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Swapping Ilford for Baghdad

BMJ 2004; 328 doi: https://doi.org/10.1136/bmj.328.7451.1280 (Published 27 May 2004) Cite this as: BMJ 2004;328:1280
  1. Fiona Fleck
  1. Geneva

    Iraq's health minister, Dr Khudair Abbas, is determined to transform Iraq's health services even though it leaves him exposed to danger

    Iraq's interim health minister, Dr Khudair Abbas—like any other Iraqi working closely with the US led Coalition Provisional Authority—is a natural target for attacks.

    Far from the east London suburbs, where the 54 year old worked as a general and orthopaedic surgeon until he was appointed to Iraq's ministerial council in September, his four mile journey to work in Baghdad is a reminder that he can never feel safe.

    “There are guards at home. I travel to the ministry in a convoy, taking different routes and different timing,” Dr Abbas said in an interview in Geneva, where he was attending the World Health Assembly. “Constant awareness of security has become part of my life,” he added.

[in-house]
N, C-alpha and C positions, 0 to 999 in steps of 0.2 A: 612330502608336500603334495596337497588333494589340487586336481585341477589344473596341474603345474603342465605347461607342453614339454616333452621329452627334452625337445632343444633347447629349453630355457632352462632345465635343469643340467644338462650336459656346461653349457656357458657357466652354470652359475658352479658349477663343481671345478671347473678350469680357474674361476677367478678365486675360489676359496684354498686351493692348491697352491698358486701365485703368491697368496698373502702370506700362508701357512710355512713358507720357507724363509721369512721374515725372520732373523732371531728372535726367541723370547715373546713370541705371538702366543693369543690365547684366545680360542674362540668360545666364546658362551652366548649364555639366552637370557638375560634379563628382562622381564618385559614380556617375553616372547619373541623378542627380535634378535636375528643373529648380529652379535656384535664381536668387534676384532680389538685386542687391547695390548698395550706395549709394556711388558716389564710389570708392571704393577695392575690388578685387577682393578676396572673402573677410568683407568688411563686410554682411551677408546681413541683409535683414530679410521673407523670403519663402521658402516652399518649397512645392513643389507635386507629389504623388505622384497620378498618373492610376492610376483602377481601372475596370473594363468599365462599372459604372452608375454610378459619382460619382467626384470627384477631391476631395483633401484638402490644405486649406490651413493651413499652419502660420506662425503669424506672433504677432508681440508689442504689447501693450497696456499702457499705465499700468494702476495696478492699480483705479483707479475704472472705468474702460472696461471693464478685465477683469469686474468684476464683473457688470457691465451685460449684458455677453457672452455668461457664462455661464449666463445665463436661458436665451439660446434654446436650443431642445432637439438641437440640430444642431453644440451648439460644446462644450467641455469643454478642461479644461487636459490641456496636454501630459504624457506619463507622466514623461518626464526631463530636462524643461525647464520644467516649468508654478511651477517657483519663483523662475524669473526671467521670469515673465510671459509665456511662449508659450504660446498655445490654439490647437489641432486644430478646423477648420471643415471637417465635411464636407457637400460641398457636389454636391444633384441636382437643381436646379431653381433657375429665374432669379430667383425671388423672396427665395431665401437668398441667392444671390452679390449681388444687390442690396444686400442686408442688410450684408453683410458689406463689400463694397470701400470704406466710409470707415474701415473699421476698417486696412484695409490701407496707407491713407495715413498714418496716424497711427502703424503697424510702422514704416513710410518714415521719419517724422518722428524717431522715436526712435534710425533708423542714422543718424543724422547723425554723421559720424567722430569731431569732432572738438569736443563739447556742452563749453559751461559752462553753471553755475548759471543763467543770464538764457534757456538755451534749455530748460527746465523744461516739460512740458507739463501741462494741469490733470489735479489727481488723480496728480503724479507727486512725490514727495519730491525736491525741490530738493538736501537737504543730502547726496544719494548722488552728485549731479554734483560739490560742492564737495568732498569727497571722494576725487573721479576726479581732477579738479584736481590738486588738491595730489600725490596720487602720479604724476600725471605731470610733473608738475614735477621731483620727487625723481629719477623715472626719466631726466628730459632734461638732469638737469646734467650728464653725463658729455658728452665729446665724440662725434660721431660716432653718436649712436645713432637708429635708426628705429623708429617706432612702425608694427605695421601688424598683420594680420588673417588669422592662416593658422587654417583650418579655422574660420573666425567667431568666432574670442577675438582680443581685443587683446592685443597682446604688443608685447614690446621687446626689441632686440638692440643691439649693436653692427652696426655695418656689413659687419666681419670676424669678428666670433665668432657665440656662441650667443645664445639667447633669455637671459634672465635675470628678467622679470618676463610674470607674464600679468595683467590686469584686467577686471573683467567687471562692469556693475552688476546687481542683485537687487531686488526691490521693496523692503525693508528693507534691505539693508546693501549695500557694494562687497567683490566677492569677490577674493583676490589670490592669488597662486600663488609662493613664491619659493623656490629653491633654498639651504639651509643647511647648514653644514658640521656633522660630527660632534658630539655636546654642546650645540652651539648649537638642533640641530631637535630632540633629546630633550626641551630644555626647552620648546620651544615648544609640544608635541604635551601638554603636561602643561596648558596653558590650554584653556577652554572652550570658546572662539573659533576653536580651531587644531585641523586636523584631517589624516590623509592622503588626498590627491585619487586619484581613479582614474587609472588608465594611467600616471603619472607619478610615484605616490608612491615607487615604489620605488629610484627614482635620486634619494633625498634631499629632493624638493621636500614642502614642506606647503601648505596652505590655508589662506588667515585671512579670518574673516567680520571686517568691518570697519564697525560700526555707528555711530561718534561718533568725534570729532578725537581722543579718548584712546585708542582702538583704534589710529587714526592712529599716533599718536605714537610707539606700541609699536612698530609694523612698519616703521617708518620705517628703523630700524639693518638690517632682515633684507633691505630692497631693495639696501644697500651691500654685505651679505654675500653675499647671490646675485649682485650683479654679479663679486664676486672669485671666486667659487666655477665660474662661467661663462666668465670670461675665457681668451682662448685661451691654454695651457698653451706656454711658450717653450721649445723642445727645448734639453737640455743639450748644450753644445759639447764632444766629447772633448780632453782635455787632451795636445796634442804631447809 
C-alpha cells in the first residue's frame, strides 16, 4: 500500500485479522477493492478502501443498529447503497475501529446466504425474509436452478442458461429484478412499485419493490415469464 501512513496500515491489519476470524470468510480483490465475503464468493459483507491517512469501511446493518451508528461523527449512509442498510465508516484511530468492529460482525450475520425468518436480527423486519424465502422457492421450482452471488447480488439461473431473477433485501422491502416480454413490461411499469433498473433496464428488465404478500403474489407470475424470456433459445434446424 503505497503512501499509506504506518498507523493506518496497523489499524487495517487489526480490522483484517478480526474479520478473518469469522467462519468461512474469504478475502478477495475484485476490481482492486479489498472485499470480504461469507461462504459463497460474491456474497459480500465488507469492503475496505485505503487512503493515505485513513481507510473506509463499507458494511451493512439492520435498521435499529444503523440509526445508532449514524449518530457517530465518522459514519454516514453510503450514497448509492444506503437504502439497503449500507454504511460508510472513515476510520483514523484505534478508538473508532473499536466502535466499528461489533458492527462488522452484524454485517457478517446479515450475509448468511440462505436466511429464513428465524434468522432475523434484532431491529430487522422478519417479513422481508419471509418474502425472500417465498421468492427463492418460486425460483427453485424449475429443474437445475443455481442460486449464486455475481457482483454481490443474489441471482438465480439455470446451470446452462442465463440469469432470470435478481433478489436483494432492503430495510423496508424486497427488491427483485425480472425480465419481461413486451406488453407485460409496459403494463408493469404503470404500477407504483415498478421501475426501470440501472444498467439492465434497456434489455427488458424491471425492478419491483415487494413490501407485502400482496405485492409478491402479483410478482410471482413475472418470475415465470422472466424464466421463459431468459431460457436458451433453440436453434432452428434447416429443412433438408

Dr Abbas was born and raised in the southern city of Basra. He qualified at the University of Baghdad in 1972 and came to Britain in 1979, where he became a fierce opponent of the Iraq-Iran war, which led to his 23 years' exile.

    In 1990, he became a fellow of the Royal College of Surgeons, Edinburgh, and took up a surgeon's …

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